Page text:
Boxing Weight Classes

Boxing weight classes are a way of ensuring that boxers of similar size and weight are matched up. While one can argue that a true champion would fight anyone, fighting within one's weight class makes for better fights. Bigger boxers have more natural weight behind their punches. Heavyweights tend to inflict more knockouts but the fighters tend to be slower. Featherweights, on the other hand, are blindingly fast. Dividing up boxing into weight classes helped to reduce the number of lop sided victories and the ability of boxers to pick on smaller opponents.

It is not uncommon for boxers to move into and out of weight classes. As they grow older, they could move from middleweight to light heavyweight in order to challenge themselves more or to take a title in two different weight classes. Nothing says one has to stay in one class for one's entire career. If one can add or lose the weight, one can fight in whatever class one wants.

What are the Boxing Weight Classes?

Boxing weight classes vary depending on whether one is talking about professional boxing or amateur boxing. The below charts will give you the upper and lower limits for amateurs and professionals.


Weight limit
(lb / kg)
unlimited Heavyweight Heavyweight Heavyweight Heavyweight Heavyweight
200 / 90.7 Cruiserweight Cruiserweight Cruiserweight Junior heavyweight Cruiserweight
175 / 79.4 Light heavyweight Light heavyweight Light heavyweight Light heavyweight Light heavyweight
168 / 76.2 Super middleweight Super middleweight Super middleweight Super middleweight Super middleweight
160 / 72.6 Middleweight Middleweight Middleweight Middleweight Middleweight
154 / 69.9 Super welterweight Super welterweight Junior middleweight Junior middleweight Light middleweight
147 / 66.7 Welterweight Welterweight Welterweight Welterweight Welterweight
140 / 63.5 Super lightweight Super lightweight Junior welterweight Junior welterweight Light welterweight
135 / 61.2 Lightweight Lightweight Lightweight Lightweight Lightweight
130 / 59.0 Super featherweight Super featherweight Junior lightweight Junior lightweight Super featherweight
126 / 57.2 Featherweight Featherweight Featherweight Featherweight Featherweight
122 / 55.3 Super bantamweight Super bantamweight Junior featherweight Junior featherweight Super bantamweight
118 / 53.5 Bantamweight Bantamweight Bantamweight Bantamweight Bantamweight
115 / 52.2 Super flyweight Super flyweight Junior bantamweight Junior bantamweight Super flyweight
112 / 50.8 Flyweight Flyweight Flyweight Flyweight Flyweight
108 / 49.0 Light flyweight Light flyweight Junior flyweight Junior flyweight Light flyweight
105 / 47.6 Minimumweight Strawweight Mini flyweight Mini flyweight Minimumweight


Class name Weight class limit (kg)
Men (old) Men (new) Women (old) Women (new) Junior
Super heavyweight Unlimited Unlimited
Heavyweight 81–91 81–91 Unlimited Unlimited Unlimited
Light heavyweight 75–81 75–81 75–81 75–81 75–80
Middleweight 69–75 69–75 69–75 69–75 70–75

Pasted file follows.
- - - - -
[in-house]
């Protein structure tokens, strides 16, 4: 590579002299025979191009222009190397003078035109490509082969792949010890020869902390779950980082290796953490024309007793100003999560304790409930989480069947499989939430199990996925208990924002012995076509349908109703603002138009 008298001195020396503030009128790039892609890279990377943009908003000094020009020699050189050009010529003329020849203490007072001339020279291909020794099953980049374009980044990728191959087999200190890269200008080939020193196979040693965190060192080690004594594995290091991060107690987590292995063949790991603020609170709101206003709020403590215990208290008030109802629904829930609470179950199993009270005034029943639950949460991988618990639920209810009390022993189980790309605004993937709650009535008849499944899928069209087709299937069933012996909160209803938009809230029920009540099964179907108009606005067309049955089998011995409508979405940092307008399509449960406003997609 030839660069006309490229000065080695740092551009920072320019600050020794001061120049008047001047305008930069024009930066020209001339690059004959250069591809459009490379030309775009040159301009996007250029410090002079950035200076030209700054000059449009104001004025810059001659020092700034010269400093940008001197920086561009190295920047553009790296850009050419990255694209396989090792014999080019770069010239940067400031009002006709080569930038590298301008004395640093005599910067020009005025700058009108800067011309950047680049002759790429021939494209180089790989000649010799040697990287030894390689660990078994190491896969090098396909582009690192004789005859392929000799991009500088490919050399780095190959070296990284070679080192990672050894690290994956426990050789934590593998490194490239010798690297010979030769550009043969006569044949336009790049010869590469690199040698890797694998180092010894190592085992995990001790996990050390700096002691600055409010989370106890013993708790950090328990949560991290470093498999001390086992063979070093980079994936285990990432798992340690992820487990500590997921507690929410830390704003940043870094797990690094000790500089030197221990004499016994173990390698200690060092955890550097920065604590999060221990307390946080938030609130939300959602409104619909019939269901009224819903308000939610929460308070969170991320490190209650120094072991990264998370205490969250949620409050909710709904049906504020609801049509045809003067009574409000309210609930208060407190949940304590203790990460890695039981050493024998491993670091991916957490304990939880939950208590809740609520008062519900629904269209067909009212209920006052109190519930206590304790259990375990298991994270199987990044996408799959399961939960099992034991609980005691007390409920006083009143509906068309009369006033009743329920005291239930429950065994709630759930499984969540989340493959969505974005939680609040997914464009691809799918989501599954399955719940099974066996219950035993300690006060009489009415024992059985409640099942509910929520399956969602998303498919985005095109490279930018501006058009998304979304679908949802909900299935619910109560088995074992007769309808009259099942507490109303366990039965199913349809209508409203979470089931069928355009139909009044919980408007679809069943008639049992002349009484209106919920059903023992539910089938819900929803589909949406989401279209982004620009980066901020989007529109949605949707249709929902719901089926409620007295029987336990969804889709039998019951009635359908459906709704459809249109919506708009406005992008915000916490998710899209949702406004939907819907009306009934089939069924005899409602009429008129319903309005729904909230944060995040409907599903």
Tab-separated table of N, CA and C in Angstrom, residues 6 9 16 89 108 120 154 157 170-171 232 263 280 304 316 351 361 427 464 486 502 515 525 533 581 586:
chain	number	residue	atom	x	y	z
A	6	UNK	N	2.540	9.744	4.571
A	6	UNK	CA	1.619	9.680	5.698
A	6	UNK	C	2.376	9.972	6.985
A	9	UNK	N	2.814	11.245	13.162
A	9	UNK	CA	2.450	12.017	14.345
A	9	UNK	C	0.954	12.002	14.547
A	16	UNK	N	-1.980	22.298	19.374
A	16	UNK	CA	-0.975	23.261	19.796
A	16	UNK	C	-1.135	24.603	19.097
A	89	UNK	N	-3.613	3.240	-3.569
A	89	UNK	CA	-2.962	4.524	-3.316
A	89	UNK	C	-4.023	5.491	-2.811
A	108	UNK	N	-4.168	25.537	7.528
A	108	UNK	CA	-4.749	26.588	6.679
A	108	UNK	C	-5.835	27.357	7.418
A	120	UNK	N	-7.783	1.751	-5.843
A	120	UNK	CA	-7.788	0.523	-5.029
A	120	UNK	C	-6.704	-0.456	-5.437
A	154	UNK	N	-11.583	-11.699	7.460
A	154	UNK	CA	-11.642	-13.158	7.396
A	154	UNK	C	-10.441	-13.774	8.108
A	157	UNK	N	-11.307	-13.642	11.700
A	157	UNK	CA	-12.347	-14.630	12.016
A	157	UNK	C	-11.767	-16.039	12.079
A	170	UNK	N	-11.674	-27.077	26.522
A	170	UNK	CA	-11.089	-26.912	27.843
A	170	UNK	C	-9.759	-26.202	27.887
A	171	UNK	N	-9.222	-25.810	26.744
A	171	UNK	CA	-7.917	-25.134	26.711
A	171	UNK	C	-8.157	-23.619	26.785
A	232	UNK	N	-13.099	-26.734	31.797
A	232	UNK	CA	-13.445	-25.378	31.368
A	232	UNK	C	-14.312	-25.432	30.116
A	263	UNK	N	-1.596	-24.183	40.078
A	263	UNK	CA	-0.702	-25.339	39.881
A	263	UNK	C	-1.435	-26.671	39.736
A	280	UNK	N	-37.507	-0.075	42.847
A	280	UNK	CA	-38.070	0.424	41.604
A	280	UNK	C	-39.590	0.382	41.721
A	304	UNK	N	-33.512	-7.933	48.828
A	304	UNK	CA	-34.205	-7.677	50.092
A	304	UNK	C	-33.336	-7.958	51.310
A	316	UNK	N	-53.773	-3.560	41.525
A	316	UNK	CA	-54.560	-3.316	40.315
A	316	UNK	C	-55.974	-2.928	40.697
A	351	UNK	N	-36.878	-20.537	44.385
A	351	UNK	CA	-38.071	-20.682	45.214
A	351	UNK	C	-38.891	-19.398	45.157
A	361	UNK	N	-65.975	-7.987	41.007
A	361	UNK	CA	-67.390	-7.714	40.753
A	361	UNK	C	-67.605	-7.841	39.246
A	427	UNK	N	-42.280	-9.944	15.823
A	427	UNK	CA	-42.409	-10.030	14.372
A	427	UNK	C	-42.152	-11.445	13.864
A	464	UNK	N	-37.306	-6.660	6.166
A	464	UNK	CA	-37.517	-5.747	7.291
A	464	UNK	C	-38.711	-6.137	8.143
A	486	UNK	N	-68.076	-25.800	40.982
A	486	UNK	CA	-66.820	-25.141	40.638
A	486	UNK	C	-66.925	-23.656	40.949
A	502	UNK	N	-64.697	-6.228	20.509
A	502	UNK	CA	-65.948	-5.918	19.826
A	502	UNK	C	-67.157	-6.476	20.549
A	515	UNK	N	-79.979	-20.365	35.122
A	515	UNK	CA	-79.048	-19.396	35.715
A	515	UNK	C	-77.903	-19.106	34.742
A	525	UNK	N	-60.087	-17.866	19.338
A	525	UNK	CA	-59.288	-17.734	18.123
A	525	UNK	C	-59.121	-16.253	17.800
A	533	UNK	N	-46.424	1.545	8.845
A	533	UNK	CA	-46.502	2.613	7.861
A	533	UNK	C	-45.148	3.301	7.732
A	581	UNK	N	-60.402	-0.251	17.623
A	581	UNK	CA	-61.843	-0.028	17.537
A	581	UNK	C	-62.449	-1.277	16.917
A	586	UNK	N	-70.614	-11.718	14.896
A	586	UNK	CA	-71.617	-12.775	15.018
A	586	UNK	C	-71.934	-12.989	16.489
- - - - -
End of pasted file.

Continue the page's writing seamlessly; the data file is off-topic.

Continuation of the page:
Light Middleweight 66–70
Welterweight 64–69 64–69 64–69 64–69 63–66
Light welterweight 60–64 60–64 60–64 60–64 60–63
Lightweight 57–60 56–60 57–60 57–60 57–60
Featherweight 54–57 54–57 54–57 54–57
Bantamweight 51–54 52–56 51–54 51–54 52–54
Light Bantamweight 50–52
Flyweight 48–51 49–52 48–51 48–51 48–50
Light flyweight 46–48 46–49 46-48 45-48 46-48
Pinweight 44–46 44–46

Charts courtesy of Wikipedia.


I just wanted to ask how do you know which weight class you are best in and how do you gain weight without adding fat.

If you want to gain weight without fat you need to hit the gym alot with protien shakes after (no creatine or weight gainer). But in Boxing you would want to lose weight unless youre up in the heavyweight division.

how do you lose the weight if your a bigger person

Im 150lbs, will i still be in the welterweight class when i do amateur?

Yeah welterweight is 152 max in the amateurs.

I am of 5 feet and 2 inches and wanna make my career in pro boxing. i am of 50 Kg in weight. that weight should be all right for me or i have to loose me weight??

Read this article on how to determine your ideal weight - should answer your question.

is the a weight limit on heavy weight? if so what is it because im 6' 6" and about 285lbs

Hey DHReid - it actually depends if you're talking professional or amateur boxing. Your weight isn't an issue - there's a class for you. Professionally you're a heavyweight, amateur - super heavyweight.

Anyways, I've updated the tables to make the distinction, so they should give you a better idea now. Cheers.

ok thank you for the clarification

I am a female in my 30's weight 115 height 5'7 so I'm very thin. I am considering taking a women's course for begginers in boxing. I want to get my weight to about 125 which is a challenge with such a high metabolism what advice can u share for diet as well as the need to knows for ppl like myself considering the arena of boxing?

i am 5'3 and weigh 130 pounds. this will be my first year boxing but i am nervious that i will be boxing some one huge! what is the average size guy i will be boxing?

is it a bad thing to use waight gainers or protien product to train for boxing ?.
what would be the best, most healthy way to get the right amount of protiens after and before training.

can someone send me a sample of the day in the life of a flyweight? how much should I eat.... I pig out too much... right now I'm around 160 pure fat been boxing for 2 years... want to fight amateur at 130-125..... but need help please contact me 7144143188

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